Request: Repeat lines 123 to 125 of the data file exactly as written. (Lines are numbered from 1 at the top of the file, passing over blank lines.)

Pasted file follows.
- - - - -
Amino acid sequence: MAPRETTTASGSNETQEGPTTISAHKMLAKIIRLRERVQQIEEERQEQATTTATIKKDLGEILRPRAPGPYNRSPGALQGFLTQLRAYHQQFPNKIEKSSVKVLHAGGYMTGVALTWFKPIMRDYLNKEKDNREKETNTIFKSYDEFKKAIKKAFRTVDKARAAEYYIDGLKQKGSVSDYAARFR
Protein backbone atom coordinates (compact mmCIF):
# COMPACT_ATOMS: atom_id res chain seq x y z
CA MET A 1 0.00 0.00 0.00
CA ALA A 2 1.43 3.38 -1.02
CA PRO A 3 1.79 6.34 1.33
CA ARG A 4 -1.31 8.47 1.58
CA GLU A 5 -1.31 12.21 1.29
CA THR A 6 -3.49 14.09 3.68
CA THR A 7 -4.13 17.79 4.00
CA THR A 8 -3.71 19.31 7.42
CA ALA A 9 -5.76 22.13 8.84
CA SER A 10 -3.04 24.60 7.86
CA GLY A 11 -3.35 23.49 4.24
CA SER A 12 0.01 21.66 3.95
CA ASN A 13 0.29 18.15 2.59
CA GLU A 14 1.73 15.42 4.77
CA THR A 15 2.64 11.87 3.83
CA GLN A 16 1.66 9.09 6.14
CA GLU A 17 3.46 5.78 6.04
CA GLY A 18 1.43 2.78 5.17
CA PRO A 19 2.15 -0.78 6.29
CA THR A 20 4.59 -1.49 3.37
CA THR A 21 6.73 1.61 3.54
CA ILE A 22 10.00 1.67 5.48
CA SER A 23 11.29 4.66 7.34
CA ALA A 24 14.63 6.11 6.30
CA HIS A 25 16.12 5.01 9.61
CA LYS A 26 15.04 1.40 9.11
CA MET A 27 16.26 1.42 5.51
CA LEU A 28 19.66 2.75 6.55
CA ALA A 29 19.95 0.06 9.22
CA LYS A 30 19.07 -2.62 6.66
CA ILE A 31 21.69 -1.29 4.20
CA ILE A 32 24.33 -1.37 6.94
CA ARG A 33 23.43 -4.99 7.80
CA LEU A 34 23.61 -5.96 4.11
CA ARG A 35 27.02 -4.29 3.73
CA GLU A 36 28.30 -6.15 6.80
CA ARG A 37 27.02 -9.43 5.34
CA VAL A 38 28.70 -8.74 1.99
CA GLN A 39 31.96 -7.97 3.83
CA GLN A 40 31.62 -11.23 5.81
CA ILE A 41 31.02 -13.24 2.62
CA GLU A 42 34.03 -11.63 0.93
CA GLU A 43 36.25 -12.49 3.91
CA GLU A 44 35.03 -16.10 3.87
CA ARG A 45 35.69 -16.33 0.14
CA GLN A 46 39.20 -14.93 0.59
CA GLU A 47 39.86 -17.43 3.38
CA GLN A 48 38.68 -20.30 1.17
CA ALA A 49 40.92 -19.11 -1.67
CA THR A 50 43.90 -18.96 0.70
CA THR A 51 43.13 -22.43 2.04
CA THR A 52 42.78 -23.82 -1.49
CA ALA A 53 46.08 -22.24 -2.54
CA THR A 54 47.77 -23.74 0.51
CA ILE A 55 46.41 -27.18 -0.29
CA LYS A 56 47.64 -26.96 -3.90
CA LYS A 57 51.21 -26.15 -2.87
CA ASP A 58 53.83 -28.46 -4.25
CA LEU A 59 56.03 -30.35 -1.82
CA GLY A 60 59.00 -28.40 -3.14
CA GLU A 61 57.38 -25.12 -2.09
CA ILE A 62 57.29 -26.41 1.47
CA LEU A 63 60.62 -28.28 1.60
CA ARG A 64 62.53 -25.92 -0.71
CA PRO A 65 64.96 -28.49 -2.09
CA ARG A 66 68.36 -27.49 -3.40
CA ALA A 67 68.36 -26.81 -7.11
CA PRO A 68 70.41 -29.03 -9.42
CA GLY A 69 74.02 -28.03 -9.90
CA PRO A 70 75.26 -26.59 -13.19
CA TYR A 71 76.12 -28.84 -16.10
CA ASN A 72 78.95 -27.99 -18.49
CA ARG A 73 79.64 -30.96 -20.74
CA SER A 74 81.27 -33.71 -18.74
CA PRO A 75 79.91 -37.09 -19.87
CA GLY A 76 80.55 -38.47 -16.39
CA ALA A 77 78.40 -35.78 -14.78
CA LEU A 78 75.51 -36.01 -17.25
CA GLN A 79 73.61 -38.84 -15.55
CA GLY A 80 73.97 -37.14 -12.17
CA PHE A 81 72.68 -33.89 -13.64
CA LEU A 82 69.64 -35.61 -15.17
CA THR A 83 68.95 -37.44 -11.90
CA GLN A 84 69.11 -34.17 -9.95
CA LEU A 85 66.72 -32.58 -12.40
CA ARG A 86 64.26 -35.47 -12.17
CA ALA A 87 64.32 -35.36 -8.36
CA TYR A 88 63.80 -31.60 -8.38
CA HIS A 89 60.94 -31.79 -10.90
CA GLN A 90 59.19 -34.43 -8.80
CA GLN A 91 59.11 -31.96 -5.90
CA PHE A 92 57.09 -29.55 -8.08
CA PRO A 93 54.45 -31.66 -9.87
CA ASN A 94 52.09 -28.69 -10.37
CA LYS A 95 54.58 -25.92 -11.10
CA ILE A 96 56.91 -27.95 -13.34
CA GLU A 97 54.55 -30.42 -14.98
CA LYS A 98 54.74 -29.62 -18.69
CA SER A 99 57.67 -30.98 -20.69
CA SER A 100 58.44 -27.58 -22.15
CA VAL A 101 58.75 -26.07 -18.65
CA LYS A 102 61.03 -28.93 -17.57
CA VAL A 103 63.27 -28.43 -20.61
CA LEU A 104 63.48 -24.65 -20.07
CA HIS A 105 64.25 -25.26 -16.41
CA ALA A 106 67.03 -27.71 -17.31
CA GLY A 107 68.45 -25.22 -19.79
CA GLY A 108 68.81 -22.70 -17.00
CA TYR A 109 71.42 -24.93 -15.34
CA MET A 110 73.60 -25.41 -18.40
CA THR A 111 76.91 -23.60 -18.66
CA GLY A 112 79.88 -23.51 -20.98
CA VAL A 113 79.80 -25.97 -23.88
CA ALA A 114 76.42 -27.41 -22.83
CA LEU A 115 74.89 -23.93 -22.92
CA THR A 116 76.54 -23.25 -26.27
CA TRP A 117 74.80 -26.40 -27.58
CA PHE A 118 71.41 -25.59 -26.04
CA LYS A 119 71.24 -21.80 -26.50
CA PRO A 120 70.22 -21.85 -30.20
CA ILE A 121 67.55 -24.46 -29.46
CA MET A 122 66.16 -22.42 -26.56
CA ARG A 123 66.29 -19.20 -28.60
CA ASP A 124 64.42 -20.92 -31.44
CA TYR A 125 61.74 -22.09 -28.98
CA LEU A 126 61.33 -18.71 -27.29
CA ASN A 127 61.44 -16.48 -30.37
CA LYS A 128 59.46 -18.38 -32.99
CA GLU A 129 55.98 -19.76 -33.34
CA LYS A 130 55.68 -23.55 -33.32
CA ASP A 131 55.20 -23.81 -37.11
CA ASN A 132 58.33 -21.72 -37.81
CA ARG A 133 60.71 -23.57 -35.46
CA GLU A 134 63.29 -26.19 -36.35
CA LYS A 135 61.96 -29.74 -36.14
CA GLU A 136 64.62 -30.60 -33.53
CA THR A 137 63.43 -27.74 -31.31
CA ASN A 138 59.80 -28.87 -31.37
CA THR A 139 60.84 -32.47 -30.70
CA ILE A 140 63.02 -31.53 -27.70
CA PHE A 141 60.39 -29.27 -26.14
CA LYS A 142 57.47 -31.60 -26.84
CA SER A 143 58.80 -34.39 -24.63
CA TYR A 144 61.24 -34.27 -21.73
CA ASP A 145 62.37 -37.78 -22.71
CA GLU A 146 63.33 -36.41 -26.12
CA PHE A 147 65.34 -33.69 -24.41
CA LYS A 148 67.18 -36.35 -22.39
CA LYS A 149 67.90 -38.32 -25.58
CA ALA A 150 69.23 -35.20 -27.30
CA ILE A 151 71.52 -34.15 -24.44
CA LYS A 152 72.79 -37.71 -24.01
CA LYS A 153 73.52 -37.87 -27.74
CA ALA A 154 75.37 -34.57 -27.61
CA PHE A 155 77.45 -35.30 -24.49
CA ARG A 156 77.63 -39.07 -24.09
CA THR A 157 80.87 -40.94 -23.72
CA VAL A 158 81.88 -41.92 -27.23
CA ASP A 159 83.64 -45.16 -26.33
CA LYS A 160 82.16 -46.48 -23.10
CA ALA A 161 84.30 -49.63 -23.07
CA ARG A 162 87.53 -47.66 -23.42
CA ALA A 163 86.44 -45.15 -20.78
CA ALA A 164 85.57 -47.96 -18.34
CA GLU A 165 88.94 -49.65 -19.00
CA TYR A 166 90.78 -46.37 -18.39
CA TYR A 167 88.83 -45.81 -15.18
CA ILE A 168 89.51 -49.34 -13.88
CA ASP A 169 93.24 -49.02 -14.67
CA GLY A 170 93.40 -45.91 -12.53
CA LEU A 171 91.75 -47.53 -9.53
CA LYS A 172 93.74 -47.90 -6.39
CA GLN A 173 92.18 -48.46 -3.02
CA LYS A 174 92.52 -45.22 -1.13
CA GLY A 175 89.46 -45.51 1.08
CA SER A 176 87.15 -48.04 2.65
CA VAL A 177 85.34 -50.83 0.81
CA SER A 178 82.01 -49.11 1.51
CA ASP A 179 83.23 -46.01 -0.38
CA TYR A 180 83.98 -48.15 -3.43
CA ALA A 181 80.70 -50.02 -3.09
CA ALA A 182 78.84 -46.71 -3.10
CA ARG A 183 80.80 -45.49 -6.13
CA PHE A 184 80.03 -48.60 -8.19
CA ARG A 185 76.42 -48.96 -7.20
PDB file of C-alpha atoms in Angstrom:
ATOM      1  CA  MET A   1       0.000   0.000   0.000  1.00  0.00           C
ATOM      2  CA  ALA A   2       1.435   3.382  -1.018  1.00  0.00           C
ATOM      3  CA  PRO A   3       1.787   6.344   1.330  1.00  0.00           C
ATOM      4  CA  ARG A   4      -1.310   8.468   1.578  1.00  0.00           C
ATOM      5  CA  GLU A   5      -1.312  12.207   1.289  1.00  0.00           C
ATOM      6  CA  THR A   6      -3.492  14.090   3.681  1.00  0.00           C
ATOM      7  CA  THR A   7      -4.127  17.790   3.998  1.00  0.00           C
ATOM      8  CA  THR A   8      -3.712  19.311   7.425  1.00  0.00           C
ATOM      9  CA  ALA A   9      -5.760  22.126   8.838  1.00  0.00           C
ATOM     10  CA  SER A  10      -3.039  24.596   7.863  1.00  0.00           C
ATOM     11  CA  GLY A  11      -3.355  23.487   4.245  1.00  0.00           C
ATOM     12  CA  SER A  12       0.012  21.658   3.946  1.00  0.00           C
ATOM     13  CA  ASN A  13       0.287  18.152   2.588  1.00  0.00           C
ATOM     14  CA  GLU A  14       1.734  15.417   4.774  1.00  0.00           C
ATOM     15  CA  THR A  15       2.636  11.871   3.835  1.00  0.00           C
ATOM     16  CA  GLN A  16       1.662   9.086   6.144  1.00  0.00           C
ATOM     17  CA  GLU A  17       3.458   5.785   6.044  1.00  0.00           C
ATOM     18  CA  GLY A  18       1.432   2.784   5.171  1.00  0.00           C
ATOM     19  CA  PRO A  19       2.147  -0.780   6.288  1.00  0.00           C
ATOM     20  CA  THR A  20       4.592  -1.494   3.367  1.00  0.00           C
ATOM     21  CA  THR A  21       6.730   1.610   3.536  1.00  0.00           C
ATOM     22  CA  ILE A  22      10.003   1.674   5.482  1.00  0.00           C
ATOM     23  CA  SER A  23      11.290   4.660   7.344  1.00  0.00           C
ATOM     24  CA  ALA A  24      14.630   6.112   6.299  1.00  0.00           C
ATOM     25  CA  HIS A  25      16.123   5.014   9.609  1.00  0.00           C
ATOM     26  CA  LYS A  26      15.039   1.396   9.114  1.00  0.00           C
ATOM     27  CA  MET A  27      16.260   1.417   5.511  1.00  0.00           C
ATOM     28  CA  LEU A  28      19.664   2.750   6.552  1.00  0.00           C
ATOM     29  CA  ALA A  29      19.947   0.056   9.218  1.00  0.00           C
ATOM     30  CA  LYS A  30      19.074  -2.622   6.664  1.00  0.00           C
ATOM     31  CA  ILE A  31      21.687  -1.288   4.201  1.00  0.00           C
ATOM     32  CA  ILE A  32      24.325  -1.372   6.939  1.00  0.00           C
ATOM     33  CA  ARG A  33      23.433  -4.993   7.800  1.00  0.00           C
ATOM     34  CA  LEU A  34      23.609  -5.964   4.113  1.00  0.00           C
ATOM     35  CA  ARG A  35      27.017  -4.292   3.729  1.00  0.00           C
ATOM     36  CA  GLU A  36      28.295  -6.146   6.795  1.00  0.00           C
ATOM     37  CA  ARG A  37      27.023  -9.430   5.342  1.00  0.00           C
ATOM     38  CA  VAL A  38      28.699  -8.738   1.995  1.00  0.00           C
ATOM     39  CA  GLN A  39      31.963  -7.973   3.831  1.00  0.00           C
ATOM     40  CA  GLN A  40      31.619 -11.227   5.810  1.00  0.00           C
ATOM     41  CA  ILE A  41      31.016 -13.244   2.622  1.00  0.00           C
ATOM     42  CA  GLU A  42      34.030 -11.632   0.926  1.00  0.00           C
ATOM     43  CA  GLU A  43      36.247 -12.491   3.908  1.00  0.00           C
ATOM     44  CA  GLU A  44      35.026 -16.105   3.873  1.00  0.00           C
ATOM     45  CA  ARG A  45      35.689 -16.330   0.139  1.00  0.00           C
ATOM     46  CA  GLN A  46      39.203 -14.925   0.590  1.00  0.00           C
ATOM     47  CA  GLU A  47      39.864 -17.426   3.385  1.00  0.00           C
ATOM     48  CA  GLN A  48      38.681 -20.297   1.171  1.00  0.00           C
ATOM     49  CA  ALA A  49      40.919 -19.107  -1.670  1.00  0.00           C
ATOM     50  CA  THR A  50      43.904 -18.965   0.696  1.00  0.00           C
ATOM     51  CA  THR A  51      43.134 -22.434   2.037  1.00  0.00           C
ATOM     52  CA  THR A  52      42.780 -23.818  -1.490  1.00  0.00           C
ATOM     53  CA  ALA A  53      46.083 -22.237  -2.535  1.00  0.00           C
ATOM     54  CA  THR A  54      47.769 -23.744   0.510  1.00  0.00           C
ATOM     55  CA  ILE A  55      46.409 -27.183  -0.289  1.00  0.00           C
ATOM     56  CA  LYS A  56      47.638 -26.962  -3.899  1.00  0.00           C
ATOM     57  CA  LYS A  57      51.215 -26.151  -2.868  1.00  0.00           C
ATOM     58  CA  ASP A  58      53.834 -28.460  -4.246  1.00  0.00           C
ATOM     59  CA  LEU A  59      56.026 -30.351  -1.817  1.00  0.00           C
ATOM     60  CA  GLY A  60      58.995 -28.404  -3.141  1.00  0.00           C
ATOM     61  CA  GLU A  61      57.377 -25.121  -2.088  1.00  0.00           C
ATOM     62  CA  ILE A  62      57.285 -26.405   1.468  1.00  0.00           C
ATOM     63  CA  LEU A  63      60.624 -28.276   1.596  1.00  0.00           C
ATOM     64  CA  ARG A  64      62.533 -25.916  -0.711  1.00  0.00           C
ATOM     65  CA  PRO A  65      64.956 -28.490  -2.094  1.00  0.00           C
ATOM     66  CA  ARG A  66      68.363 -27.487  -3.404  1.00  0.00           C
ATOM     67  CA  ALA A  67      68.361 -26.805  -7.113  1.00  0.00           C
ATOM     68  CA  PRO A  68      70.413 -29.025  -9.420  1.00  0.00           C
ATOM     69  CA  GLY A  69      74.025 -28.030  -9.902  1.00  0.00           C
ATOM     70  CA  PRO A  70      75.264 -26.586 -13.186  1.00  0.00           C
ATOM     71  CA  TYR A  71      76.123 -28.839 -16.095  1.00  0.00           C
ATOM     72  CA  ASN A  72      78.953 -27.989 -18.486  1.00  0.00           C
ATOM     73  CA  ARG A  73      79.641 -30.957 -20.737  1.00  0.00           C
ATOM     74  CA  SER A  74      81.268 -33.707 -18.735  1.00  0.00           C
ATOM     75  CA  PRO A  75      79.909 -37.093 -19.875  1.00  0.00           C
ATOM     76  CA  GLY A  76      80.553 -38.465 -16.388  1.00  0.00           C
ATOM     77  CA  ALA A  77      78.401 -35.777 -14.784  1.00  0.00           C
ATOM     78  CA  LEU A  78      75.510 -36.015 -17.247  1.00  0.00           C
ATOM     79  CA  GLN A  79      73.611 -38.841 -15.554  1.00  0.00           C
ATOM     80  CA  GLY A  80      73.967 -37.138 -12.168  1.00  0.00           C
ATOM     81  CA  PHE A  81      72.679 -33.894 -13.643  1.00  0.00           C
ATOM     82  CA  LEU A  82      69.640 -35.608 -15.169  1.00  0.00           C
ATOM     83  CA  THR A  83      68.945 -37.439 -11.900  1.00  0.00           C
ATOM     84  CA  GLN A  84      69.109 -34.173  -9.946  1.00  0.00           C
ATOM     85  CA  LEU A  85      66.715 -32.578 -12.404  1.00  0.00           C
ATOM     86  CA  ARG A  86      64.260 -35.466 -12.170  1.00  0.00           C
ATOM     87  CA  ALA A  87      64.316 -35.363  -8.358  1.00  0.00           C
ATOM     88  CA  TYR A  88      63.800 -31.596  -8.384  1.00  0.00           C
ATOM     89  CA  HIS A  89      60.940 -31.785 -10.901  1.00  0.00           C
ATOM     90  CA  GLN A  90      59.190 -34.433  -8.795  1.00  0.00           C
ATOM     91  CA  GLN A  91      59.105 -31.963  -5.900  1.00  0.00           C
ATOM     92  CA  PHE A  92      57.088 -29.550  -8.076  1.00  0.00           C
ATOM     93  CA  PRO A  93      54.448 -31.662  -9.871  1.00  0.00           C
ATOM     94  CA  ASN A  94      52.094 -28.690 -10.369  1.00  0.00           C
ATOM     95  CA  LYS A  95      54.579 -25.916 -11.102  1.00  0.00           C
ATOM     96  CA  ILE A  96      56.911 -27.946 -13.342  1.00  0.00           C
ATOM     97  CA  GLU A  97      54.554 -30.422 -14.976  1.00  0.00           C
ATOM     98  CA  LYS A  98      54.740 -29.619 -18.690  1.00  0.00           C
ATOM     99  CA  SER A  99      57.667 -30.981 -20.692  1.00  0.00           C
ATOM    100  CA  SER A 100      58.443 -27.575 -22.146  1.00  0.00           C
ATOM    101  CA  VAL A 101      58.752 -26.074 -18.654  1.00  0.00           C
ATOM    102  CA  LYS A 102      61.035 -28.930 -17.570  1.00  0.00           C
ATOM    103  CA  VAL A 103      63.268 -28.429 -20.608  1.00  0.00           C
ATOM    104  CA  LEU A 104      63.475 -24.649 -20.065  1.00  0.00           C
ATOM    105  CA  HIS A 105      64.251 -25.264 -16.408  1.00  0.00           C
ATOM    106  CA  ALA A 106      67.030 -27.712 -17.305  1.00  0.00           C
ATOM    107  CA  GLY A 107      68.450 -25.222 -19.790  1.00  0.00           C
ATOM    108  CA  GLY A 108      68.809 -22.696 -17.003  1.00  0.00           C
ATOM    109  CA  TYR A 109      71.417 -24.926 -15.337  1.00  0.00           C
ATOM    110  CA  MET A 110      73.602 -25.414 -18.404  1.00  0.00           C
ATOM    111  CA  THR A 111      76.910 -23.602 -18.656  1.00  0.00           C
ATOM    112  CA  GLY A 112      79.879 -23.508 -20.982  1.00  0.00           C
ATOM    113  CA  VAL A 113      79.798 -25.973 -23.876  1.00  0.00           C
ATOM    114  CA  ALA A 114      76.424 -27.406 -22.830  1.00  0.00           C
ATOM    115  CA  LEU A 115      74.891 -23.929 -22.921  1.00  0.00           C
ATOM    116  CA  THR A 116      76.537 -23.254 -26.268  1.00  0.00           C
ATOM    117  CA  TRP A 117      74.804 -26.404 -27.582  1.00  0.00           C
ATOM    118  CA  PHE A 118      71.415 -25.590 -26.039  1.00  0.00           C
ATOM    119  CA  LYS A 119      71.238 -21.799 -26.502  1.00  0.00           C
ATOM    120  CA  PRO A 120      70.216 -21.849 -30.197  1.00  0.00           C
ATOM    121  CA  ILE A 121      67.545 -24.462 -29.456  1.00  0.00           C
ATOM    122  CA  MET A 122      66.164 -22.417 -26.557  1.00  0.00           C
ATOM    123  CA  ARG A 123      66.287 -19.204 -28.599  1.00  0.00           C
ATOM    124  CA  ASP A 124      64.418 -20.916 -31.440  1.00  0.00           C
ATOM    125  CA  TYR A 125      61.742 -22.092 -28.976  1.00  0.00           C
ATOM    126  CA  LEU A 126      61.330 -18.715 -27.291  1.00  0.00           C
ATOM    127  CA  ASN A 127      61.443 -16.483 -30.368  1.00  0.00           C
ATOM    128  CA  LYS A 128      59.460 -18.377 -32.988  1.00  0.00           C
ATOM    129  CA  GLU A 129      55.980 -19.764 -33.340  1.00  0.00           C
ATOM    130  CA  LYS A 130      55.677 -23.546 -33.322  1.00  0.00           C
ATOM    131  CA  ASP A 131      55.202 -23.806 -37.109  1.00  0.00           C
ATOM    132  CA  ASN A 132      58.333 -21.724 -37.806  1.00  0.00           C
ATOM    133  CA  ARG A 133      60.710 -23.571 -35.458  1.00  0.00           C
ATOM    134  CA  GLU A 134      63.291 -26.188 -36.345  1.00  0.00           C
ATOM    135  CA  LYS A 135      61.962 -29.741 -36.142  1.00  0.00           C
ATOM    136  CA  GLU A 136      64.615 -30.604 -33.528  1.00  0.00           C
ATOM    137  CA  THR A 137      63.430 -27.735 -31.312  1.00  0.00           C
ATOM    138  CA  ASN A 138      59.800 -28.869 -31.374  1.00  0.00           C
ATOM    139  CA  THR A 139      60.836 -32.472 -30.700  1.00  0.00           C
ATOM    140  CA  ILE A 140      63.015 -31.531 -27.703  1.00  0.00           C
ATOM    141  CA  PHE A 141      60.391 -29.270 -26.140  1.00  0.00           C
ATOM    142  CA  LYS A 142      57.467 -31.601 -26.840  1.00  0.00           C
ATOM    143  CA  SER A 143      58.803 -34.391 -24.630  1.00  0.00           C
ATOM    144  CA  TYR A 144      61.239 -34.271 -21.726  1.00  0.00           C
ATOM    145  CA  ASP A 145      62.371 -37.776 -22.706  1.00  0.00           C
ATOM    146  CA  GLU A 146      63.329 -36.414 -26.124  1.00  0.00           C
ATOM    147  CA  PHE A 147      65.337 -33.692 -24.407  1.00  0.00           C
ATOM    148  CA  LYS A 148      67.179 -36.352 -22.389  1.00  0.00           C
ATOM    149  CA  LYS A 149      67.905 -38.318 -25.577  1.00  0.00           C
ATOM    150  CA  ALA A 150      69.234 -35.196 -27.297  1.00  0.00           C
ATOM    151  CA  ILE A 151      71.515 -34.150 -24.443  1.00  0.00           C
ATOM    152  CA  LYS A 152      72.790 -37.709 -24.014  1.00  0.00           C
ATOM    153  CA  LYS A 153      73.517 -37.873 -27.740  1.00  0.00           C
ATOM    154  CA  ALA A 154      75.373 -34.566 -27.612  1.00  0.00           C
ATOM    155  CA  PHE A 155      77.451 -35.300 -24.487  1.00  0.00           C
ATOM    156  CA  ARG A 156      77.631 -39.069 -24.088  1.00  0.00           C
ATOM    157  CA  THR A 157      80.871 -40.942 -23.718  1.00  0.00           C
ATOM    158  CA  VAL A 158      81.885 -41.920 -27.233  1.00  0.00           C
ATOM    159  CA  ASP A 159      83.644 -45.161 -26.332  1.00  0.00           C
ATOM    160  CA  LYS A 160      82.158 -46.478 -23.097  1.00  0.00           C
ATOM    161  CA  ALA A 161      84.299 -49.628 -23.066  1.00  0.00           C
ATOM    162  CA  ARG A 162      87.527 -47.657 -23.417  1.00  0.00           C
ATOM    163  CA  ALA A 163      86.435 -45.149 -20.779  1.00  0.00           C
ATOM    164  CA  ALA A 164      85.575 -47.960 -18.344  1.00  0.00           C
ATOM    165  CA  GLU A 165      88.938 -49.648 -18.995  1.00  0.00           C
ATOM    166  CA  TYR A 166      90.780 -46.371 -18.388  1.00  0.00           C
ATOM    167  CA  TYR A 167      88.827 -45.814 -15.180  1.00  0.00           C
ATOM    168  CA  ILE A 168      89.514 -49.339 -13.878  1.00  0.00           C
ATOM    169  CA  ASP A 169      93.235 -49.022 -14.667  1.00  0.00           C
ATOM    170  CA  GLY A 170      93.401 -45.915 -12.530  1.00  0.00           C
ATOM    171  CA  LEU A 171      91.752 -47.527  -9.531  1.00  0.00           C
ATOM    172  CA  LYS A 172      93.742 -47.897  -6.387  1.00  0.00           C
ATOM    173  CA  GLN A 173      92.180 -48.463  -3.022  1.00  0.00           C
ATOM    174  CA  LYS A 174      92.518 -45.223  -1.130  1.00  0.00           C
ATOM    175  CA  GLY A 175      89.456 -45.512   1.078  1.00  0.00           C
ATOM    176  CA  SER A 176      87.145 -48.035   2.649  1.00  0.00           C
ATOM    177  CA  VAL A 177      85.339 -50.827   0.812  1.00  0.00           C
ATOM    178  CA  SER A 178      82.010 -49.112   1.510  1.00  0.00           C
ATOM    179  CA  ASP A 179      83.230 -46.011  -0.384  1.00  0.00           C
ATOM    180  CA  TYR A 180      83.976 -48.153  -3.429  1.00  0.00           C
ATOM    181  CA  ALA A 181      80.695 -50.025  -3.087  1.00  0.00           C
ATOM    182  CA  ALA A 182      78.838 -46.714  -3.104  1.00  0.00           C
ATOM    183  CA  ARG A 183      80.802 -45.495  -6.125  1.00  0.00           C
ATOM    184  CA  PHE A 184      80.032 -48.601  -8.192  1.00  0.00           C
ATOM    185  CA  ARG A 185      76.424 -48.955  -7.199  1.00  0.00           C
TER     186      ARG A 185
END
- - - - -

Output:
CA PRO A 120 70.22 -21.85 -30.20
CA ILE A 121 67.55 -24.46 -29.46
CA MET A 122 66.16 -22.42 -26.56